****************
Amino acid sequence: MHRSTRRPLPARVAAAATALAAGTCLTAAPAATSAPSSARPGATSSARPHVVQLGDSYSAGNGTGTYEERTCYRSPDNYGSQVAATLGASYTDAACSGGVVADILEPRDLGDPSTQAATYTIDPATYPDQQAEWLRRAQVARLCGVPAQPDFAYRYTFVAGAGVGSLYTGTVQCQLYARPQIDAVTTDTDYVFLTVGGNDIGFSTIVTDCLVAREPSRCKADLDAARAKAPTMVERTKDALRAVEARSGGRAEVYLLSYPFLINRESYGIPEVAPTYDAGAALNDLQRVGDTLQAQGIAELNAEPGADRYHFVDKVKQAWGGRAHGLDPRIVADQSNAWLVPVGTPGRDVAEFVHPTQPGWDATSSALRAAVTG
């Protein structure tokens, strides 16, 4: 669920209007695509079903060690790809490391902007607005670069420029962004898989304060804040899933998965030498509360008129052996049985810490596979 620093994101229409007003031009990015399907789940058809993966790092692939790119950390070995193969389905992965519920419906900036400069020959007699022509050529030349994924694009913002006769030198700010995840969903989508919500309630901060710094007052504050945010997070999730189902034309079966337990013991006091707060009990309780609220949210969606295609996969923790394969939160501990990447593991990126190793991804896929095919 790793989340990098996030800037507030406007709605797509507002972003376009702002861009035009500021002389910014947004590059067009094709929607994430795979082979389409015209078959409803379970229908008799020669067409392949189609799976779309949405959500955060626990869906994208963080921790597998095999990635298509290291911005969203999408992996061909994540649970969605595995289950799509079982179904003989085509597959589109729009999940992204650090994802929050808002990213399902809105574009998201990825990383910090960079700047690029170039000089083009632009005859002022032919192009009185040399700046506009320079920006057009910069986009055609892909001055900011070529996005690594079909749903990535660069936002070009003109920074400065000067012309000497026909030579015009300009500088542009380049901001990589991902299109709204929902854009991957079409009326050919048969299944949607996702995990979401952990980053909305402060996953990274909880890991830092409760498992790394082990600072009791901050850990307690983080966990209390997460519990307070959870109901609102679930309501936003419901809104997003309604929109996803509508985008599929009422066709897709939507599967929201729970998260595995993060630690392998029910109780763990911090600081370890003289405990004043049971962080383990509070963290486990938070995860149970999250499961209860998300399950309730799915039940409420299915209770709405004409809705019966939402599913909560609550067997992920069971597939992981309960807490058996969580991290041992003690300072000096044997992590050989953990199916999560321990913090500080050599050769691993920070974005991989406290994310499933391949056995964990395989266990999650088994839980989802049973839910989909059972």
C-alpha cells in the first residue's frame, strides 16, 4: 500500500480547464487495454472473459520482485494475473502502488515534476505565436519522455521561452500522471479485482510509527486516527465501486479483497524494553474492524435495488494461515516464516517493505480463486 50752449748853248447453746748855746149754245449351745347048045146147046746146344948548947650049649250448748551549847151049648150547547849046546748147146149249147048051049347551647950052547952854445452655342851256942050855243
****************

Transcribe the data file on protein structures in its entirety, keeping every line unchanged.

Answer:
Amino acid sequence: MHRSTRRPLPARVAAAATALAAGTCLTAAPAATSAPSSARPGATSSARPHVVQLGDSYSAGNGTGTYEERTCYRSPDNYGSQVAATLGASYTDAACSGGVVADILEPRDLGDPSTQAATYTIDPATYPDQQAEWLRRAQVARLCGVPAQPDFAYRYTFVAGAGVGSLYTGTVQCQLYARPQIDAVTTDTDYVFLTVGGNDIGFSTIVTDCLVAREPSRCKADLDAARAKAPTMVERTKDALRAVEARSGGRAEVYLLSYPFLINRESYGIPEVAPTYDAGAALNDLQRVGDTLQAQGIAELNAEPGADRYHFVDKVKQAWGGRAHGLDPRIVADQSNAWLVPVGTPGRDVAEFVHPTQPGWDATSSALRAAVTG
């Protein structure tokens, strides 16, 4: 669920209007695509079903060690790809490391902007607005670069420029962004898989304060804040899933998965030498509360008129052996049985810490596979 620093994101229409007003031009990015399907789940058809993966790092692939790119950390070995193969389905992965519920419906900036400069020959007699022509050529030349994924694009913002006769030198700010995840969903989508919500309630901060710094007052504050945010997070999730189902034309079966337990013991006091707060009990309780609220949210969606295609996969923790394969939160501990990447593991990126190793991804896929095919 790793989340990098996030800037507030406007709605797509507002972003376009702002861009035009500021002389910014947004590059067009094709929607994430795979082979389409015209078959409803379970229908008799020669067409392949189609799976779309949405959500955060626990869906994208963080921790597998095999990635298509290291911005969203999408992996061909994540649970969605595995289950799509079982179904003989085509597959589109729009999940992204650090994802929050808002990213399902809105574009998201990825990383910090960079700047690029170039000089083009632009005859002022032919192009009185040399700046506009320079920006057009910069986009055609892909001055900011070529996005690594079909749903990535660069936002070009003109920074400065000067012309000497026909030579015009300009500088542009380049901001990589991902299109709204929902854009991957079409009326050919048969299944949607996702995990979401952990980053909305402060996953990274909880890991830092409760498992790394082990600072009791901050850990307690983080966990209390997460519990307070959870109901609102679930309501936003419901809104997003309604929109996803509508985008599929009422066709897709939507599967929201729970998260595995993060630690392998029910109780763990911090600081370890003289405990004043049971962080383990509070963290486990938070995860149970999250499961209860998300399950309730799915039940409420299915209770709405004409809705019966939402599913909560609550067997992920069971597939992981309960807490058996969580991290041992003690300072000096044997992590050989953990199916999560321990913090500080050599050769691993920070974005991989406290994310499933391949056995964990395989266990999650088994839980989802049973839910989909059972």
C-alpha cells in the first residue's frame, strides 16, 4: 500500500480547464487495454472473459520482485494475473502502488515534476505565436519522455521561452500522471479485482510509527486516527465501486479483497524494553474492524435495488494461515516464516517493505480463486 50752449748853248447453746748855746149754245449351745347048045146147046746146344948548947650049649250448748551549847151049648150547547849046546748147146149249147048051049347551647950052547952854445452655342851256942050855243